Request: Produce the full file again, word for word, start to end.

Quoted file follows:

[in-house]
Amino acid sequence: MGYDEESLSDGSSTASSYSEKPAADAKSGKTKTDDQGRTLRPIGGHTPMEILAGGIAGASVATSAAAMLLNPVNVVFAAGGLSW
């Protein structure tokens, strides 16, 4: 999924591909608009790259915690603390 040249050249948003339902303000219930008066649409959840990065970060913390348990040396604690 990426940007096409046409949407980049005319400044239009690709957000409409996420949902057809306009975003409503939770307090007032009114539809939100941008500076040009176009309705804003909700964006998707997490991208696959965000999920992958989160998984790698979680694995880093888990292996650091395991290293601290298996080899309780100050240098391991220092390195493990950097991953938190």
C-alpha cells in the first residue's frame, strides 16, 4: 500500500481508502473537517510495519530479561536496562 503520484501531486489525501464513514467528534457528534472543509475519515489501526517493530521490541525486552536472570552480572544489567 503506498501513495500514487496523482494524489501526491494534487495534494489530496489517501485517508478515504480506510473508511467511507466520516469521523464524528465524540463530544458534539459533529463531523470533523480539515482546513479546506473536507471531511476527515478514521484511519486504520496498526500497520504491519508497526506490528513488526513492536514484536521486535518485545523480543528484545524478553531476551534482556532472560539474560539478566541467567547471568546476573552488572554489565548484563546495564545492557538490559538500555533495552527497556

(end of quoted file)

[in-house]
Amino acid sequence: MGYDEESLSDGSSTASSYSEKPAADAKSGKTKTDDQGRTLRPIGGHTPMEILAGGIAGASVATSAAAMLLNPVNVVFAAGGLSW
């Protein structure tokens, strides 16, 4: 999924591909608009790259915690603390 040249050249948003339902303000219930008066649409959840990065970060913390348990040396604690 990426940007096409046409949407980049005319400044239009690709957000409409996420949902057809306009975003409503939770307090007032009114539809939100941008500076040009176009309705804003909700964006998707997490991208696959965000999920992958989160998984790698979680694995880093888990292996650091395991290293601290298996080899309780100050240098391991220092390195493990950097991953938190």
C-alpha cells in the first residue's frame, strides 16, 4: 500500500481508502473537517510495519530479561536496562 503520484501531486489525501464513514467528534457528534472543509475519515489501526517493530521490541525486552536472570552480572544489567 503506498501513495500514487496523482494524489501526491494534487495534494489530496489517501485517508478515504480506510473508511467511507466520516469521523464524528465524540463530544458534539459533529463531523470533523480539515482546513479546506473536507471531511476527515478514521484511519486504520496498526500497520504491519508497526506490528513488526513492536514484536521486535518485545523480543528484545524478553531476551534482556532472560539474560539478566541467567547471568546476573552488572554489565548484563546495564545492557538490559538500555533495552527497556